Option-implied probability distributions and currency excess returns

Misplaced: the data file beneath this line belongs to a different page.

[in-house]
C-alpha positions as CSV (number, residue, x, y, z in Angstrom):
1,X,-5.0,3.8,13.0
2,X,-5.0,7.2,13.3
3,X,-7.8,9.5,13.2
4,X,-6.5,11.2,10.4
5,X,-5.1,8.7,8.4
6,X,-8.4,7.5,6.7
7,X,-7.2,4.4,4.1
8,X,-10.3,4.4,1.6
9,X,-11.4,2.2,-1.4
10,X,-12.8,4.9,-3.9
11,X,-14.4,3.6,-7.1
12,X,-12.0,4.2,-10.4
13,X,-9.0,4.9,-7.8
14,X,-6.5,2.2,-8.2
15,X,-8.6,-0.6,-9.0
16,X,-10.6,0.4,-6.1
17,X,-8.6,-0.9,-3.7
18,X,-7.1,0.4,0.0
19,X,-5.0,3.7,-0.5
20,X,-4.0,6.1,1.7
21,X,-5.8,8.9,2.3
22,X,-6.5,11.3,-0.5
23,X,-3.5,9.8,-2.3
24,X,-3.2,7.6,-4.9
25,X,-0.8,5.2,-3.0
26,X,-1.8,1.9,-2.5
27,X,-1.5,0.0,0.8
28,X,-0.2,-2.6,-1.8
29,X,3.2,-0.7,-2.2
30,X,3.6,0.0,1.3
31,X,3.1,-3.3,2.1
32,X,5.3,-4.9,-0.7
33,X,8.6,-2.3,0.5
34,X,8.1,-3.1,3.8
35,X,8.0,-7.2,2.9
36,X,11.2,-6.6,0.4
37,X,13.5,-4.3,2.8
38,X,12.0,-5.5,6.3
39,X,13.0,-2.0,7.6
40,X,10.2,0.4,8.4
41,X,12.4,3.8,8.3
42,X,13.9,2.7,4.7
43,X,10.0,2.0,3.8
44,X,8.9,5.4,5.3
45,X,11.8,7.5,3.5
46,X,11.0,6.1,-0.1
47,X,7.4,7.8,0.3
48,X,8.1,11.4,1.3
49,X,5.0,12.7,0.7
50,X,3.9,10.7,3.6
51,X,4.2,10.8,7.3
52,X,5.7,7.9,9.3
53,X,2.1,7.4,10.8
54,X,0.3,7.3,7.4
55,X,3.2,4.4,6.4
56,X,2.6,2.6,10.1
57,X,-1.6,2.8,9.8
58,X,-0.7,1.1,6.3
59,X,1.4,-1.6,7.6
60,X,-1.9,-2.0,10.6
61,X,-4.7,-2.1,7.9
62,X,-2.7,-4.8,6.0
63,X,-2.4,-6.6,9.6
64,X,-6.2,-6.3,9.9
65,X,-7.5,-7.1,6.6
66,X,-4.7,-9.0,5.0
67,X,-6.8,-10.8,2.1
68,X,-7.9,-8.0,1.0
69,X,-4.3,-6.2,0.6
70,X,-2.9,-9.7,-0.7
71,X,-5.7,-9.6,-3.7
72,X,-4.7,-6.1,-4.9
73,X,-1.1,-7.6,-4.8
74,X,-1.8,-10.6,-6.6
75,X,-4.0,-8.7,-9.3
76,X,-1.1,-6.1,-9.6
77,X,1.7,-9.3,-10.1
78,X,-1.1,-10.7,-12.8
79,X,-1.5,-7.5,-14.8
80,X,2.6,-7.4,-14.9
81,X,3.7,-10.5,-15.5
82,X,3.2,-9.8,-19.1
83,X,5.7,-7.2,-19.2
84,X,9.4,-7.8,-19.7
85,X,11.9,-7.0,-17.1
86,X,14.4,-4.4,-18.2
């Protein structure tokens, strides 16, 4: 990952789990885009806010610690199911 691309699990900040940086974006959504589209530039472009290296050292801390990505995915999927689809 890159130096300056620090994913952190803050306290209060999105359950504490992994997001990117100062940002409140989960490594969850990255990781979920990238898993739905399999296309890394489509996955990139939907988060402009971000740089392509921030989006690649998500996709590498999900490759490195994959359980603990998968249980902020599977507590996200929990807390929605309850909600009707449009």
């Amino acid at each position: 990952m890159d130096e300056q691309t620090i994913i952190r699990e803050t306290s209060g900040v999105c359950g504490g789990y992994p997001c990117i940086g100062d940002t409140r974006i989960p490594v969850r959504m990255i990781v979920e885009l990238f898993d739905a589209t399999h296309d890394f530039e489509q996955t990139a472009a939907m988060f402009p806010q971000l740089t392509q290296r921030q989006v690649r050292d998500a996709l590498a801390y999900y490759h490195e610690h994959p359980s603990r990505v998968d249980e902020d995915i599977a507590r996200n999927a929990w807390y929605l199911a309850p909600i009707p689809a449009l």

This paper describes a method of extracting the risk-neutral probability distribution of future exchange rates from option prices. In foreign exchange markets interbank option pricing conventions make possible reliable inferences about risk-neutral probability distributions with relatively little data. Moments drawn from risk-neutral exchange rate distribution are used to explore several issues related to the puzzle of excess returns in currency markets. Tests of the international capital asset pricing model using risk-neutral moments as explanatory variables indicate that option-based moments have considerably greater explanatory power for excess returns in currency markets than has been found in earlier work. Tests of several hypotheses generated by the peso problem approach indicate that jump risk measured by the risk-neutral coefficient of skewness can explain only a small part of the forward bias. These tests take into account not only the second, but the third and fourth moments of the exchange rate implied by option prices, and avoid testing a joint hypothesis including a distributional assumption.
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